SCORE can certainly replace Public Folders – which is scheduled to vanish in the next version of Outlook – and can do a much better job than Course Offers and SharePoint when it comes to storing and sharing access to digital files. SCORE could work well in conjunction with other features of Course Offers and SharePoint.
No, SCORE does not replace Desire2Learn. SCORE is not a learning management system but a content management system. I
What are the advantages for instructors of having a repository like SCORE?
The most significant benefit of a repository is the reduction in duplication of effort. Instructors and other course designers would be able to see what resources have already been created, or what resources may be available from outside sources, and spend their development time more wisely in creating new or enhanced resources. Overall, the quality of learning resources would tend to improve. A repository would also facilitate the achievement of such goals as standardisation across courses, peer review of course materials, control of copyright, and maintenance of intellectual property rights. Access to a common repository would make it easier for new instructors, or instructors filling in on short notice, to become familiar with course requirements and reduce preparation time by the ability to use existing resources. Conversion of courses for online delivery would be easier. Because a repository makes it easy to record learning outcomes, it would help in the goal of making learning outcomes a required facet of all courses.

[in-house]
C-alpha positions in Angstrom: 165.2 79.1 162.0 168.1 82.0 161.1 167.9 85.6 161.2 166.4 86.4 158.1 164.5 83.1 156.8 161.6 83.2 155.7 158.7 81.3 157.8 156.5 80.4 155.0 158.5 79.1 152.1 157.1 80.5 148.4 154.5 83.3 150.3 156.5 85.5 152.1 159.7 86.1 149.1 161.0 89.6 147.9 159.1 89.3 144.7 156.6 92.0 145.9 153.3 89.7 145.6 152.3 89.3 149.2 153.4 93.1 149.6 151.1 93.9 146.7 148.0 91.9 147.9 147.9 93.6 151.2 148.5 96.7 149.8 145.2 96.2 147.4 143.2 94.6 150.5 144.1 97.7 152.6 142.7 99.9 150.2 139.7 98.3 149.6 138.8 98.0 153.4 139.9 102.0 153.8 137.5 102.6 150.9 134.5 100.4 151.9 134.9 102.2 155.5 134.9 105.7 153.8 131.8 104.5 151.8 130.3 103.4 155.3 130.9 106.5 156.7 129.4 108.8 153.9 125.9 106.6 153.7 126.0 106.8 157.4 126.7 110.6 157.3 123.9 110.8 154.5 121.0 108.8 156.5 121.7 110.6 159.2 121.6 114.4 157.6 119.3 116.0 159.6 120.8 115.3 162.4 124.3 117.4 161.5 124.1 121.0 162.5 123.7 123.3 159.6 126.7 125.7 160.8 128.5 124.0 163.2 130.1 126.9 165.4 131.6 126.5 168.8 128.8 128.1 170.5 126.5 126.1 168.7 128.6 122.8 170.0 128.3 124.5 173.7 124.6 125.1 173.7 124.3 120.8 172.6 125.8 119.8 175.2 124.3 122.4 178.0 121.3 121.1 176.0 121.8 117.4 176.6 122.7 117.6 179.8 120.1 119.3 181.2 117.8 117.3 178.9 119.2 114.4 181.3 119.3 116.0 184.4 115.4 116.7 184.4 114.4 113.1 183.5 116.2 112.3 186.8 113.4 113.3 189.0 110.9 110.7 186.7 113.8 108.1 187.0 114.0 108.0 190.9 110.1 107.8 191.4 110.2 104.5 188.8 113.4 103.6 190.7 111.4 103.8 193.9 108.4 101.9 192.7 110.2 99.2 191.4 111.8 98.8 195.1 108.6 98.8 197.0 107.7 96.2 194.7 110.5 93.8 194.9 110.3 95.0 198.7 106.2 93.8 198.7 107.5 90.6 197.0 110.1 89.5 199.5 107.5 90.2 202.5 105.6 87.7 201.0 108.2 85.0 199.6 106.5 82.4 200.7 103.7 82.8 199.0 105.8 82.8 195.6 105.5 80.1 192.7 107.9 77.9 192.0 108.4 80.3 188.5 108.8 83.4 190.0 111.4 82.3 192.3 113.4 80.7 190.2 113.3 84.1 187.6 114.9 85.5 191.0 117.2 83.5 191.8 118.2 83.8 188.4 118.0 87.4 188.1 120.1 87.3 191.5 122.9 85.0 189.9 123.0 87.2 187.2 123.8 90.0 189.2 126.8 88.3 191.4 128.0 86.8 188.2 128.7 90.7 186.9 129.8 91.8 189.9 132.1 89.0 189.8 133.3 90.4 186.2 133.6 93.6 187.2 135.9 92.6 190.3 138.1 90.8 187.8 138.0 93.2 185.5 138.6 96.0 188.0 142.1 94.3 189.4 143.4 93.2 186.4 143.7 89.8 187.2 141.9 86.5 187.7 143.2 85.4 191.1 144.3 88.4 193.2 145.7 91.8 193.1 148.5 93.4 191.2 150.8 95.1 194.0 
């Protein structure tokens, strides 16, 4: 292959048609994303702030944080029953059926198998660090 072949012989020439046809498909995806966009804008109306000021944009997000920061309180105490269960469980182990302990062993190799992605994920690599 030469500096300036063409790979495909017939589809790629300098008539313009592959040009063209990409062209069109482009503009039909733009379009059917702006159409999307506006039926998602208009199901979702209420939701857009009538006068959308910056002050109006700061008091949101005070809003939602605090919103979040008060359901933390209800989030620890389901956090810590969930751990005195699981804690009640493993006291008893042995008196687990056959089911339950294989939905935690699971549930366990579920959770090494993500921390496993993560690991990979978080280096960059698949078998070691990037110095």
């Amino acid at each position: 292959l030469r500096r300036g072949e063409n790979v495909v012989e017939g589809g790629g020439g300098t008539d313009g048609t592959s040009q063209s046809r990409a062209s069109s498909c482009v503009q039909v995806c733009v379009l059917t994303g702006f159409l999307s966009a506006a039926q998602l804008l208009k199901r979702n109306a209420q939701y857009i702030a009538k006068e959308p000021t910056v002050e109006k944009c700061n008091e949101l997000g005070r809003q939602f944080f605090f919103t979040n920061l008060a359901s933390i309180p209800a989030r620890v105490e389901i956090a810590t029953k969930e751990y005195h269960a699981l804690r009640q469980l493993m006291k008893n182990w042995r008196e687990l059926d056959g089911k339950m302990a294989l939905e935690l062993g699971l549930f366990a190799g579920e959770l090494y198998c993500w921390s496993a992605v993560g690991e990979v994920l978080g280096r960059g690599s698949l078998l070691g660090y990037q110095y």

For departmental chairs and program coordinators, a repository would facilitate curriculum management by providing an easy way to review the currency and appropriateness of course materials and justify hiring for subject competency rather than course creation skills. The workflow management aspect would provide a way to ensure quality and consistency, and to manage course outlines.
For support staff, it would provide a single location to manage college-wide resources like forms, policies, handbooks, guides, maps, etc. The variety of avenues by which resources can be searched and retrieved would provide significant improvements to the very limited web search capabilities currently available. Having a single location in which to store digital material would also assist in succession planning by facilitating the deposit of course-related and other material by retiring instructors. And, because intellectual property rights would be maintained by ensuring the author’s name is associated with the material, it offers legacy possibilities and ongoing recognition.